Tesla CEO Elon Musk is happy to share the automaker’s technology with its competitors. Clive Mason – Formula 1 / Formula 1 by Getty Images
Tesla CEO Elon Musk doesn’t seem threatened by Ford and GM. He can see them as customers.
Both heritage car manufacturers recently announced that owners of their electric vehicles will be able to use Tesla Supercharger stations from early next year. This could encourage some customers who would otherwise buy a Tesla to buy a Ford or GM EV.
But Wedbush Securities analyst Dan Ives sees something big in the game. Tesla is just getting started selling infrastructure and technology and believes that the “AWS moment” is just around the corner.
AWS stands for Amazon Web Services, which went from risky bet to huge success. Today’s major cloud computing platform started as an in-house cloud for the online retailer out of necessity. Selling the infrastructure it developed turned out to be a big business move for Amazon, surprising the company and outsiders with its success — and making then-CEO Jeff Bezos even richer.
Today, Tesla has the infrastructure and technology it developed for its own benefit that older automakers can also use.
“I believe this is just the first step,” Ives told CNBC on Friday. “It’s going to start with superchargers and eventually, I think the next step will be battery technology. I think now they’ve built the golden goose.” [and are] Waiting for others to call.” Ford CEO Jim Farley and GM CEO Mary Barra said they made the call.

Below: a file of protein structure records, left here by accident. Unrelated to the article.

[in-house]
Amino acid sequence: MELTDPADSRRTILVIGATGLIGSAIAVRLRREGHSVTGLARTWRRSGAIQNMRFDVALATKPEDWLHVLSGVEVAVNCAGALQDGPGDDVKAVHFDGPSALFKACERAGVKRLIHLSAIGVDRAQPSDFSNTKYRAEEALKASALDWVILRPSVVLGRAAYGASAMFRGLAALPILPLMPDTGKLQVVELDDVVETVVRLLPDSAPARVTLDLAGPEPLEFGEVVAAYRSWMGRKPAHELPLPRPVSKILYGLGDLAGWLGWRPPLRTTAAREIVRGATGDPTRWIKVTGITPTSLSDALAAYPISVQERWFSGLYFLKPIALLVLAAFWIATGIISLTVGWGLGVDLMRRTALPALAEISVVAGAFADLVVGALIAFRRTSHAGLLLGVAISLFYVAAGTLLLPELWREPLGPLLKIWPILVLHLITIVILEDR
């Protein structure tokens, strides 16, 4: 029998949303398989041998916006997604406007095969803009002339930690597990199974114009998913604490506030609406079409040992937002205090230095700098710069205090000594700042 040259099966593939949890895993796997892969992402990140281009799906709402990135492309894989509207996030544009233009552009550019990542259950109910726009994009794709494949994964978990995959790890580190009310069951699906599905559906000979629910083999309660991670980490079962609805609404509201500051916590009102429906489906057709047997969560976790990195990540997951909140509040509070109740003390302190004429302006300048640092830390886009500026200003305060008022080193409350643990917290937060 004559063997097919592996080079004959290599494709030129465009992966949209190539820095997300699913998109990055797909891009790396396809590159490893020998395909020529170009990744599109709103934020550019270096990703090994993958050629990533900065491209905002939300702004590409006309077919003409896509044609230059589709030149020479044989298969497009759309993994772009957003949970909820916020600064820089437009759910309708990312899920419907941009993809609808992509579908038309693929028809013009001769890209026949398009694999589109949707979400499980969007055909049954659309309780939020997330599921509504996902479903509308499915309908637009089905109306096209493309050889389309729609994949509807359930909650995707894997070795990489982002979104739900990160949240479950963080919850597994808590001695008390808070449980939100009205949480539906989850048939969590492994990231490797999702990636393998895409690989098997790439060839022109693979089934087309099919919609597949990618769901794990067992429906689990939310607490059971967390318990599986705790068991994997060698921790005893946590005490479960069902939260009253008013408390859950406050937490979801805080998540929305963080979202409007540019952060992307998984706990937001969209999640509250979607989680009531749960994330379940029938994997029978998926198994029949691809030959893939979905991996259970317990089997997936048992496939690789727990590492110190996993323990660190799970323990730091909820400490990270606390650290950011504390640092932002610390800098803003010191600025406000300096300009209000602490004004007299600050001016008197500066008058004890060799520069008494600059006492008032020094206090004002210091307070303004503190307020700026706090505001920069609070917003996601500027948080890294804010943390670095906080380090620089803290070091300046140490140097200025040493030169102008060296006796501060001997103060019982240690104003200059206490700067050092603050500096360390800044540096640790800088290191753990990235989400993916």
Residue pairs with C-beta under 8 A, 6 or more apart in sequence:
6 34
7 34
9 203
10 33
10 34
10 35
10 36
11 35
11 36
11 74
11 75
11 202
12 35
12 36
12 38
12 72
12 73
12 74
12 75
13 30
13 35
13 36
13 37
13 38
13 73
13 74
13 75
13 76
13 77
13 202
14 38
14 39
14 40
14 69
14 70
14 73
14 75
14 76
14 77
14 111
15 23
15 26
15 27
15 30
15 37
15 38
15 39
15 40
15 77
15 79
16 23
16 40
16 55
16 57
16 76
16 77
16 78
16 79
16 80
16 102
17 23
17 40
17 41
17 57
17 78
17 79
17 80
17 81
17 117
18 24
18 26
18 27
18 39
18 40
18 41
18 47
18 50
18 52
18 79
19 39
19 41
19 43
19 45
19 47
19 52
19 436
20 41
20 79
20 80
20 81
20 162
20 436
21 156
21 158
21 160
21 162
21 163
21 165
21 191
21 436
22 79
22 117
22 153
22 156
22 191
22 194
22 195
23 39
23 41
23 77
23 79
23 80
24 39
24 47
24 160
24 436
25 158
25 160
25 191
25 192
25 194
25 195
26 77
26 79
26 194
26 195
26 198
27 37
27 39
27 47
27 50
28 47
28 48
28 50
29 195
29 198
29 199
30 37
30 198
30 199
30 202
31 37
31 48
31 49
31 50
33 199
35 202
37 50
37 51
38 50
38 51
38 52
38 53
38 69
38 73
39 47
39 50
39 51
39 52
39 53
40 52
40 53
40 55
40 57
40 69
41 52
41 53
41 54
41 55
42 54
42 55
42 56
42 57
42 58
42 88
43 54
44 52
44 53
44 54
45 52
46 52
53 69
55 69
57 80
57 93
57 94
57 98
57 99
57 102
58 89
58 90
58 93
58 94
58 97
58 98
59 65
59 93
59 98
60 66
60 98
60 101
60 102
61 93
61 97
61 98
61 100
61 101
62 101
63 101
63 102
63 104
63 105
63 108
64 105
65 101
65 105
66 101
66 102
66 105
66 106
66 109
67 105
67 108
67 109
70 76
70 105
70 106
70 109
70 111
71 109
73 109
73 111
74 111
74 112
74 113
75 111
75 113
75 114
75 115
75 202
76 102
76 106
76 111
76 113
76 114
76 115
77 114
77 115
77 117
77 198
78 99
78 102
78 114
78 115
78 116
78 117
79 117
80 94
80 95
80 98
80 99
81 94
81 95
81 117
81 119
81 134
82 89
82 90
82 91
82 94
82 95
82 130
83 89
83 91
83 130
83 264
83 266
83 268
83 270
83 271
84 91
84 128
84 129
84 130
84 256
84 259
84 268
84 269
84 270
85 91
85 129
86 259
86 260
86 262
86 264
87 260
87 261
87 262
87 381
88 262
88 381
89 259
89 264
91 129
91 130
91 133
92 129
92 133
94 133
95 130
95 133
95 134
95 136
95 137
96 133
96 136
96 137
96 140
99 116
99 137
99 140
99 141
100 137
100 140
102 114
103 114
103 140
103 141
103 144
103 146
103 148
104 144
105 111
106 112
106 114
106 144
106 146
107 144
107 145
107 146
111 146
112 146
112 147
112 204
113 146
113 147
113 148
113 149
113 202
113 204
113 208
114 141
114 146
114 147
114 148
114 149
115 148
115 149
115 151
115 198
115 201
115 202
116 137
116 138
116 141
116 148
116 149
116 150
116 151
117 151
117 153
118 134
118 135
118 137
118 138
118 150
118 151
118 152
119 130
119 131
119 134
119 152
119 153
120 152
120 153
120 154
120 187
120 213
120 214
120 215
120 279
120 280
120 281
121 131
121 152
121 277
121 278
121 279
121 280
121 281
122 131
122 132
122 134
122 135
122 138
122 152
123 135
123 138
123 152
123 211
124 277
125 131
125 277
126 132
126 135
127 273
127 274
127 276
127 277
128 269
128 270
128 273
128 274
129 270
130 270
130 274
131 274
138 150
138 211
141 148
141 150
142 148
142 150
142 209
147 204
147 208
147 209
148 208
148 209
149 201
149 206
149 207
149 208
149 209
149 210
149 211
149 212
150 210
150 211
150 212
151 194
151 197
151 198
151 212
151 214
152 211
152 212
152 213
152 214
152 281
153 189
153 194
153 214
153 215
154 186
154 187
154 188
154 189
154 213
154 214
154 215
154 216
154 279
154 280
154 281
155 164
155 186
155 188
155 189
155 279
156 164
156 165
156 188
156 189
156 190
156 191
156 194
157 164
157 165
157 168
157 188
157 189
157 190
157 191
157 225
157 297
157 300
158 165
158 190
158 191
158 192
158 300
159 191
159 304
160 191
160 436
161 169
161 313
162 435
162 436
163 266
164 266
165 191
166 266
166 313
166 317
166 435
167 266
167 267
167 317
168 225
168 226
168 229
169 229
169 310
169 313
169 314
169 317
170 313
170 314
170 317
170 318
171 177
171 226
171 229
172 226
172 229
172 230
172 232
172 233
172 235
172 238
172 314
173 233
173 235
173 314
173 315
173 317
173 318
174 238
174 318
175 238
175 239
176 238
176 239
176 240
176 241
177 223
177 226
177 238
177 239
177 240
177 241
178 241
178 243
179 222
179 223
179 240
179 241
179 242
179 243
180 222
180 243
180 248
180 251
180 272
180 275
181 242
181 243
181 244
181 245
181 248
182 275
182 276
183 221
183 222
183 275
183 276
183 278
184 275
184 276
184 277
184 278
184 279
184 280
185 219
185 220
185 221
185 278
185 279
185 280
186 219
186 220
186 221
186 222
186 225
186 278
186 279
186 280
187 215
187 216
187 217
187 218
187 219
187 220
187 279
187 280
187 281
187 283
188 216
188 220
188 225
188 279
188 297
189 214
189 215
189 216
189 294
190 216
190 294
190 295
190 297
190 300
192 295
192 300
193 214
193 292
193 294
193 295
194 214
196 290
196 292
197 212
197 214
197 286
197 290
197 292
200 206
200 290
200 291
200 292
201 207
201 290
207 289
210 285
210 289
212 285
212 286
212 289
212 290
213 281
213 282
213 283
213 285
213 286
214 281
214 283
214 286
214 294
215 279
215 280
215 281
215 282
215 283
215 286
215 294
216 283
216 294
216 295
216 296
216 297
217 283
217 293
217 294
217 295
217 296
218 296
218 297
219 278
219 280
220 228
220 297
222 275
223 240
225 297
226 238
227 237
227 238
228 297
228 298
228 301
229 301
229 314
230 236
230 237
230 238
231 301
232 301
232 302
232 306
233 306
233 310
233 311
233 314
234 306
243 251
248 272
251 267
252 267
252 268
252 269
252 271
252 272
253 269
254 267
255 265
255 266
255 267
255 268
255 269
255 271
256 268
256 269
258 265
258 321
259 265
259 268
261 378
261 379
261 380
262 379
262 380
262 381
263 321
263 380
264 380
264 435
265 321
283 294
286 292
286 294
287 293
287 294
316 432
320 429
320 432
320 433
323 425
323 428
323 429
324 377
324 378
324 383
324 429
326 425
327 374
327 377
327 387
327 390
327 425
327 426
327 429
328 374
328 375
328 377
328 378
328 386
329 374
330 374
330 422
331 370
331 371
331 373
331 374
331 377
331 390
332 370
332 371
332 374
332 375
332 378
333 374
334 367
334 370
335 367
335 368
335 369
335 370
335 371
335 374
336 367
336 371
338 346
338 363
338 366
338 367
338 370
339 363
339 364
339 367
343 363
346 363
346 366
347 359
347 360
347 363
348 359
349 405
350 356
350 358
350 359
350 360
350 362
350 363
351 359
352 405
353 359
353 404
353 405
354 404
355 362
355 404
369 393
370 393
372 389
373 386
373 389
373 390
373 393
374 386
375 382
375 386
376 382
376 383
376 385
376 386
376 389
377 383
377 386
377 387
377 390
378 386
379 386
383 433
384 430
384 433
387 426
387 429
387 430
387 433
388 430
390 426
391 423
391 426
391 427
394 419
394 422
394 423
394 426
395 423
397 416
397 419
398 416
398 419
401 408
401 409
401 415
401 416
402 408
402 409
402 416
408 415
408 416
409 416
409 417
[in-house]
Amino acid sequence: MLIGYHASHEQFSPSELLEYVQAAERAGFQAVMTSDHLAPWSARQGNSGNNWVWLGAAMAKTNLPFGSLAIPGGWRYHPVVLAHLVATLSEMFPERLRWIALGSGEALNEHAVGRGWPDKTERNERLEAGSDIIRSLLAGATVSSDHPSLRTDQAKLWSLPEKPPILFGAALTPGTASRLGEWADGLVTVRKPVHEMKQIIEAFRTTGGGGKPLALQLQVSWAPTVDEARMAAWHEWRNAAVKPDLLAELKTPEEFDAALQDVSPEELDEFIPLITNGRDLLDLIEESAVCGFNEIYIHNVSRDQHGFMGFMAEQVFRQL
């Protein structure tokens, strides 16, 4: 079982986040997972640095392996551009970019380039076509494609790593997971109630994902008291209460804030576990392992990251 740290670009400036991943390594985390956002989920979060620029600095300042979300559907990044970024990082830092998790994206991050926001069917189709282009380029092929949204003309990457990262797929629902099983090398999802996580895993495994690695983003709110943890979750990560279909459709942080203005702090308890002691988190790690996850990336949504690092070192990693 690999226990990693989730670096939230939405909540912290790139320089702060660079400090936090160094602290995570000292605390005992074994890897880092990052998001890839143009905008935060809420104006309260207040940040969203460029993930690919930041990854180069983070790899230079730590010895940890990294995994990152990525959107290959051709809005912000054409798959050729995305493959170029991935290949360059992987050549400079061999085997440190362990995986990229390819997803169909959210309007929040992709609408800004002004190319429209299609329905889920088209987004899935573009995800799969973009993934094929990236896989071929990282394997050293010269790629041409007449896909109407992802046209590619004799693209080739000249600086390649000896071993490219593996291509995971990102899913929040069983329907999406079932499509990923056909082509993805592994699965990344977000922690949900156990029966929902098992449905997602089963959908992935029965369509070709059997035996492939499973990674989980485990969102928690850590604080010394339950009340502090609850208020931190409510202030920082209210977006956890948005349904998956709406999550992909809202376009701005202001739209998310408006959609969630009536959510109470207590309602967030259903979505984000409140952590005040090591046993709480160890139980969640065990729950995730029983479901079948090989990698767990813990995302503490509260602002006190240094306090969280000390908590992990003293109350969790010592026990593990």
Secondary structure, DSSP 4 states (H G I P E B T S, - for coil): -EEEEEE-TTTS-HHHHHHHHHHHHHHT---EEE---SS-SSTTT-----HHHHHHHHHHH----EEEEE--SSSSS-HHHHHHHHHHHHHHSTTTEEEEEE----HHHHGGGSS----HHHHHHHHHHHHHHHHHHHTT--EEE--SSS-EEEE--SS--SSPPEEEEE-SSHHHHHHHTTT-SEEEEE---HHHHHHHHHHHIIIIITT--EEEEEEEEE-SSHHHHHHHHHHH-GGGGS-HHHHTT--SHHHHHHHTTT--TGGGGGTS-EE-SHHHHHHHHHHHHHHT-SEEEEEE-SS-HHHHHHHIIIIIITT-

As for the possibility that supercharger access could help GM and Ford sell more electric vehicles, Ives suggested that it would be good for Tesla: “My view is Musk.” interests GM and Ford will be successful in promoting the broader EV vision in the United States.
This week, Musk He tweeted. Tesla “wants to be as helpful as possible to other car companies” and “allows other companies to use the Supercharger network. I’m also happy to license Autopilot/FSD.” [full self-driving] Or other Tesla technology.
Ives said Tesla could generate billions in revenue from the Ford and GM charging partnerships in the coming years, and he thinks the company is starting with such service revenues. He called the two automakers early “ambassadors” of Tesla’s technology offering.
In a research note, Piper Sandler estimates that Tesla will raise more than $3 billion in revenue from non-Tesla owners by 2030 and $5.4 billion by 2032.
Such revenues and federal incentives will help Tesla expand its charging network.
Tesla shares are up 126% year to date, helping Musk reclaim the title of the world’s richest man.
“From batteries to superchargers to storage—the sum of the parts is now starting, I believe, to play with investors in the early stages,” Ives said.